Here's my first attempt:



I've been using pinterest to help come up with ideas. Here's a quick example of what I was inspired by and the result. What do you think?





My result

My result

Week 1: Review and Rewind

This week has been really tough! Firstly, it's hard to find someone to model during a weekday, so I ended up having a bunch of self-portraits. Secondly, I'm running out of ideas. I may have to go back and develop an idea further and see where it can go. Despite the difficulties, I've come to really really like black and white photos! I almost never take pictures in b/w, I usually manipulate it in LR in post-processing. But this is the first time where I actually shot in B/W (everyday except day 1). I'm beginning to see things around me in a different light (literally!).

Thoughts and things learned this week:

Day 1: This was my first time using the remote controller. Focus was on auto focus and the camera was focusing all over the place. I didn't know how to make it focus on a certain spot without putting it on manual. That's why the picture is a bit blurry.

Day 2: Learned how to make remote auto focus on certain points! Shine a flash light on the spots you want it to focus on! (read it in a blog post, not my genius idea). Once auto focus is correct, shift to manual and click away. Oh, and there are three settings on the remote control mode: Delayed (2s), quick-response remote, and remote mirror lock-up. Use the quick-response so that there is no delay. High shutter speed helps to capture the movement. Had to practice this quite a bit, may have sprained my neck a bit.

Day 3: Developing more on the auto focus technique. Using almost no external light source, I used a headlamp (didn't have a flashlight) and directed it towards my face. Manual setting with auto focus. High shutter speed and low ISO. This made me appreciate the capabilities of this camera under low light scenarios.

Day 4: Channeling Terry Richardson. His style is very distinctive, with bright lights on a white background . His subject is set in mundane situations and often wearing his glasses. I'm not sure how he removes the shadows from the flash. Is this post-process? or does he use back fill lights?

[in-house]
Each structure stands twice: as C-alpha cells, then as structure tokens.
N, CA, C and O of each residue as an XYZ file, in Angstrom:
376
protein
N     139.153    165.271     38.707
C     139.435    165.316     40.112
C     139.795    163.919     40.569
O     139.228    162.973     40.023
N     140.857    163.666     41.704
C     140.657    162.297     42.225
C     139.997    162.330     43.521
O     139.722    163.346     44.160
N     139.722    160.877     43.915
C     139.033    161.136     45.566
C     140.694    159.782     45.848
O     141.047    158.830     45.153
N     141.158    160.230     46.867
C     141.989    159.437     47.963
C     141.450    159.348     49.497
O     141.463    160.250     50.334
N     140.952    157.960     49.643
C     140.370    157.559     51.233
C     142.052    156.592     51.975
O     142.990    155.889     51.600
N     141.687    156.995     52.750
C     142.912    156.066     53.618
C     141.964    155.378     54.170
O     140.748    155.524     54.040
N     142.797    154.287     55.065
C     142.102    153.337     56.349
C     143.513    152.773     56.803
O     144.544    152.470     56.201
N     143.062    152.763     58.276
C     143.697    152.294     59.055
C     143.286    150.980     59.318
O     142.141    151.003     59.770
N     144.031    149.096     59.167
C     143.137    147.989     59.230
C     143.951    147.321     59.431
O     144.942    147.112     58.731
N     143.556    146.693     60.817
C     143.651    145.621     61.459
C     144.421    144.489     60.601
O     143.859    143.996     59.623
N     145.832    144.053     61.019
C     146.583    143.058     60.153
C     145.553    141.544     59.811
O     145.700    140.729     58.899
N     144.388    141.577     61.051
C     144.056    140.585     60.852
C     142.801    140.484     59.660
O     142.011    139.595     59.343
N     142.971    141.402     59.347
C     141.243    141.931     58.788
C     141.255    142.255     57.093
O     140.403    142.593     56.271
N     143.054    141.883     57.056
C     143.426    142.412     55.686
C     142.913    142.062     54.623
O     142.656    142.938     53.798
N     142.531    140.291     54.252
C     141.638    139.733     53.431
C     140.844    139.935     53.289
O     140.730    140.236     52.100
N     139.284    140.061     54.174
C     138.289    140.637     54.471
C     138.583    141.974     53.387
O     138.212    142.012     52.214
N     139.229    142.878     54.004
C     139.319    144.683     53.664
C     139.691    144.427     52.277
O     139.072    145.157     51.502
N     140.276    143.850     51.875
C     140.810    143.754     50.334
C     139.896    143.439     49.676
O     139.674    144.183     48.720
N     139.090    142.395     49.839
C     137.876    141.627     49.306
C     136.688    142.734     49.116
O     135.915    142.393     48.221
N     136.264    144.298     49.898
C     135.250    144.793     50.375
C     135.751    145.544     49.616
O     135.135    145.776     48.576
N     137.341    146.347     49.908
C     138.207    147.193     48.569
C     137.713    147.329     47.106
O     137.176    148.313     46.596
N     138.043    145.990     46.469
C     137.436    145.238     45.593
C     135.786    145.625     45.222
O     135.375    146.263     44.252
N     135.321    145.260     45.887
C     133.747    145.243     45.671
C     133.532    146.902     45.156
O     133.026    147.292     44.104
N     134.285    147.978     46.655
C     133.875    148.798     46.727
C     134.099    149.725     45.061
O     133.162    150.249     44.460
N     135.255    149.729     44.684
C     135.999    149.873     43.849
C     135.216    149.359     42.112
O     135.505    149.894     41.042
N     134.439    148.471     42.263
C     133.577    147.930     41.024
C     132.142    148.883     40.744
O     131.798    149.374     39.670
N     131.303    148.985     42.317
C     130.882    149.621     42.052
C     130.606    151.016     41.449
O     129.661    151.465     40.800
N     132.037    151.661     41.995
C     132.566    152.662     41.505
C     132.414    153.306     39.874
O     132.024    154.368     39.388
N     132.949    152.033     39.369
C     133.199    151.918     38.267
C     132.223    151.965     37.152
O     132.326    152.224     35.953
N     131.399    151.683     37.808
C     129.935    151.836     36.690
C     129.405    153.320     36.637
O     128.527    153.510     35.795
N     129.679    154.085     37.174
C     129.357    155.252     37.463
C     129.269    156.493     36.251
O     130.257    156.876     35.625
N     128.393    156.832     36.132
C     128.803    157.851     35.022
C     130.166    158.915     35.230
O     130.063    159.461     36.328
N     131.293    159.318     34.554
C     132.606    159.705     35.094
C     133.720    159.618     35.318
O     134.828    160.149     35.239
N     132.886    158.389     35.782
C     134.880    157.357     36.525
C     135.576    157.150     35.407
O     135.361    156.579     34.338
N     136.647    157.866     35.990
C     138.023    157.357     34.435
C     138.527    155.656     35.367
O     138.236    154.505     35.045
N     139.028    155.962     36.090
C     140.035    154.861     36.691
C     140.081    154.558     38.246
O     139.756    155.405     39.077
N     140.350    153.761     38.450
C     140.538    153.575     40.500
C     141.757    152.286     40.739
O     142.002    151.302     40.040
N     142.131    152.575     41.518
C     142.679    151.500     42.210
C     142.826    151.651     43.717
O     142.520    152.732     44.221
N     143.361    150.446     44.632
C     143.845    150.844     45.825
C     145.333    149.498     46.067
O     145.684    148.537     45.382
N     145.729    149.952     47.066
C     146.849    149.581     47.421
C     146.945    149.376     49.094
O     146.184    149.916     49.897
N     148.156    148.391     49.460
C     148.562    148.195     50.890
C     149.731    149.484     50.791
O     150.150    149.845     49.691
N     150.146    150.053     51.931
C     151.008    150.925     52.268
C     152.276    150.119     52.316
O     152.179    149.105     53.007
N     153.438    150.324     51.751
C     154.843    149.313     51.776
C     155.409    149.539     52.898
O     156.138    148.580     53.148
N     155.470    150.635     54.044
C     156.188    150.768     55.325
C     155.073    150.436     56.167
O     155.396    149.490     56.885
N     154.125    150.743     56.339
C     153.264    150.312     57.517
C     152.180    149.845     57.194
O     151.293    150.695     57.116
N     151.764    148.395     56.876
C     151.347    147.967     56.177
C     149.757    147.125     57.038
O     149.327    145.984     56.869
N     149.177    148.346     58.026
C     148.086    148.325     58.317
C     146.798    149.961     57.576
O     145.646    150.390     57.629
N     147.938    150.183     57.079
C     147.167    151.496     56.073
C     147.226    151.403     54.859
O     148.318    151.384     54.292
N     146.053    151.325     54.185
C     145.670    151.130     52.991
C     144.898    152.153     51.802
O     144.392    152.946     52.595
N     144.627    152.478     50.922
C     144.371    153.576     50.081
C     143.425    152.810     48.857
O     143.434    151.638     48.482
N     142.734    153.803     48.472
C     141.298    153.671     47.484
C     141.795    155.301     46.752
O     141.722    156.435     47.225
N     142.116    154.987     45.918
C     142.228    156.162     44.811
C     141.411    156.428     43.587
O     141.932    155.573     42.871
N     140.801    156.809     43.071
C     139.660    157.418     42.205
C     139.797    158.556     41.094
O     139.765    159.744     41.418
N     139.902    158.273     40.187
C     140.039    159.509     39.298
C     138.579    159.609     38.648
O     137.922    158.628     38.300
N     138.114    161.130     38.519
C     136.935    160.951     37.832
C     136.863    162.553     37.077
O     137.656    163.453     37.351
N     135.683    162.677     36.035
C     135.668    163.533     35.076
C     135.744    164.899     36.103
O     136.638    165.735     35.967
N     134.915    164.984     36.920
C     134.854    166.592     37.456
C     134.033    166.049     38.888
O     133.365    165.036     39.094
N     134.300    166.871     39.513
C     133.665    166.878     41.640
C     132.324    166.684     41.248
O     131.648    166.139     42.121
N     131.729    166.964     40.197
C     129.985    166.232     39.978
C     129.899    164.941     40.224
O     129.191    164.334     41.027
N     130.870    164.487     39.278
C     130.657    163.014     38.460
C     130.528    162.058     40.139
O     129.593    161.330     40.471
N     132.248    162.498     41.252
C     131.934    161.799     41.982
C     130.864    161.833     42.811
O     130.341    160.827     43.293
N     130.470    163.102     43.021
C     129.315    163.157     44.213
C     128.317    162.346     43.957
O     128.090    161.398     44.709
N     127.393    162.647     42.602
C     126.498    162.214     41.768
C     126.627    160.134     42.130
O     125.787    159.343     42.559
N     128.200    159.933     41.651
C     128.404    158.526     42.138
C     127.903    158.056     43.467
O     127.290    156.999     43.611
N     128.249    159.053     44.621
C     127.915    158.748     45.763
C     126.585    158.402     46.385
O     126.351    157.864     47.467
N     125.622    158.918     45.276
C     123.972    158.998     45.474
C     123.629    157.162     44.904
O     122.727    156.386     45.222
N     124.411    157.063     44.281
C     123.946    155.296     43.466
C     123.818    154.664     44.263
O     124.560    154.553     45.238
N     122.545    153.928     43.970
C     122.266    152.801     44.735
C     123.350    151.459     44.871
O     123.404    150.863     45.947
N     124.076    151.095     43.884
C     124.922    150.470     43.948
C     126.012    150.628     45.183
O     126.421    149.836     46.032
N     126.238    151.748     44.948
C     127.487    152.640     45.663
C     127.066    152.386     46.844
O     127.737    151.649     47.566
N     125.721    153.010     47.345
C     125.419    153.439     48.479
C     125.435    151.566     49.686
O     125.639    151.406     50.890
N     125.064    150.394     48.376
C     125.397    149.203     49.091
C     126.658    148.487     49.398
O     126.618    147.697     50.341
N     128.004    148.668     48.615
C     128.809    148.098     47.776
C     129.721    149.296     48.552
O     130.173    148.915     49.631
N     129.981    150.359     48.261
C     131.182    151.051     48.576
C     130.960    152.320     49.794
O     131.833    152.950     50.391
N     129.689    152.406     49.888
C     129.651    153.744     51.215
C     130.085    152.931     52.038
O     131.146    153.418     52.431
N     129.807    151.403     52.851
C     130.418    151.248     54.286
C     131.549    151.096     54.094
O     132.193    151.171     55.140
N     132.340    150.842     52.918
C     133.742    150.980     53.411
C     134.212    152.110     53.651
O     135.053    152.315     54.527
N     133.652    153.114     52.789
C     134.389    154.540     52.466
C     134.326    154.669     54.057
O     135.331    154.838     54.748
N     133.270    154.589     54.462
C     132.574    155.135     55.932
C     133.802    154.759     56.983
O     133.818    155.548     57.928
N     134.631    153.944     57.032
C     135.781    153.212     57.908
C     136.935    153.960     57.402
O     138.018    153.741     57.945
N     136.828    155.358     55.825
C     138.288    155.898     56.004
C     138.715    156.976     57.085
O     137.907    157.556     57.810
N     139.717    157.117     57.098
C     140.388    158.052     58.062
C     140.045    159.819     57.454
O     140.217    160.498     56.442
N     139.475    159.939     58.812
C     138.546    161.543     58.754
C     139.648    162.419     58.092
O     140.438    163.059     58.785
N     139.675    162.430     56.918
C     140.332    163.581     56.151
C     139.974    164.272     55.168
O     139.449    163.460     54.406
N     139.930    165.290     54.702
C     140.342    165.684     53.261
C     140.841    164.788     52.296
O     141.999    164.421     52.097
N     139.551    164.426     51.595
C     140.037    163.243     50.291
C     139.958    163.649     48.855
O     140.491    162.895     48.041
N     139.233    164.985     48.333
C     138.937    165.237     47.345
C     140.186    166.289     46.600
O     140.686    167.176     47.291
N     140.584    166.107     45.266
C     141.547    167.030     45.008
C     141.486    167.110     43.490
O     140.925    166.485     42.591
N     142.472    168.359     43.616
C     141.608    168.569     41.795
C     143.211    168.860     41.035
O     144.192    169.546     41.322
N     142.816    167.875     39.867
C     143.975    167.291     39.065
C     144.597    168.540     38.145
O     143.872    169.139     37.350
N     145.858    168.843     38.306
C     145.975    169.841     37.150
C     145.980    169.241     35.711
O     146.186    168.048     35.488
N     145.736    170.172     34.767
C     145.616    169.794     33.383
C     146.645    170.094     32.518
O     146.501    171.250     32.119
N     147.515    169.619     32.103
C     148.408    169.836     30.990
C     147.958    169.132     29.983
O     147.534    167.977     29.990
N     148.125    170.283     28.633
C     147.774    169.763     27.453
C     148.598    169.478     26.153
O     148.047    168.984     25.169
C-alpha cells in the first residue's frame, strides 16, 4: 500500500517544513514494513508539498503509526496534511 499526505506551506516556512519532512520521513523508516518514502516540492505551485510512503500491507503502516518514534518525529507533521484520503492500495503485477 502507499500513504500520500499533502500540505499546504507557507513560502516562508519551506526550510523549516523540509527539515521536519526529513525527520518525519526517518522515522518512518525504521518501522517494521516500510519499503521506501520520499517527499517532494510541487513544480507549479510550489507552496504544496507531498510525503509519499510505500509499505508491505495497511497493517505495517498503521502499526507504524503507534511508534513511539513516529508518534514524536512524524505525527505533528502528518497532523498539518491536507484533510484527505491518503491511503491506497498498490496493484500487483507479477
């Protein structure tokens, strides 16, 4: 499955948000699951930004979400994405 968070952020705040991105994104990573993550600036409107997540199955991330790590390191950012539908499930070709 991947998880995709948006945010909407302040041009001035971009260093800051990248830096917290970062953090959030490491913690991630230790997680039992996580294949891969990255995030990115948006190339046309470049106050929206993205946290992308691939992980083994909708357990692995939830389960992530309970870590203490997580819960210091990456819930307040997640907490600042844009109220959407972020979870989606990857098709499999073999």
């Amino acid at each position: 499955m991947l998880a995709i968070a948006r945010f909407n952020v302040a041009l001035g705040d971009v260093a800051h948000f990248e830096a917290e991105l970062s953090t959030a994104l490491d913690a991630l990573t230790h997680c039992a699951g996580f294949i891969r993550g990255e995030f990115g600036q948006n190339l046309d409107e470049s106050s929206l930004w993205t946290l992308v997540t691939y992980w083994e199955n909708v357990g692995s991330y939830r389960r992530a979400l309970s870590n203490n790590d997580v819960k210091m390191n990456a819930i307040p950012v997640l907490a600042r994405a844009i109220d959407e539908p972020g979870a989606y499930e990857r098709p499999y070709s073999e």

Day 5: Textures. Black and white photography really brings out the textures in everyday life. This is a sweater I have sitting in my closet that I thought had nice textures. When photographed in black and white, it creates this lush, weave. Will have to use this again.

Day 6: I tried to remove the flash shadows this time around by having model sit closer to the wall. I think this fixed it?

Day 7: I think I took this without look through any view finder. No external cropping was added. The sun was very bright and setting around 2 o'clock time. Not the best for b/w/ photography as the contrast is too harsh. Will need to explore this later.


Project 365

Ok guys, here is my theme for January 2013: Black and White portraits. If you are up for modeling, please contact me! I think the biggest challenge will be finding subjects to photograph. I might end up having 365 self-portraits!

Why do it?

Taking a photo a day is a big undertaking with big payoffs. Here are just a few reasons why you should consider doing it:

  • Imagine being able to look back at any day of your year and recall what you did, who you met, what you learned… (Often we find it hard to remember what we did just yesterday or even last night, let alone a whole year ago!)
  • Your year-long photo album will be an amazing way to document your travels and accomplishments, your haircuts and relationships. Time moves surprisingly fast.
  • Taking a photo a day will make you a better photographer. Using your camera every day will help you learn its limits. You will get better at composing your shots, you’ll start to care about lighting, and you’ll become more creative with your photography when you’re forced to come up with something new every single day.

Source: Photojojo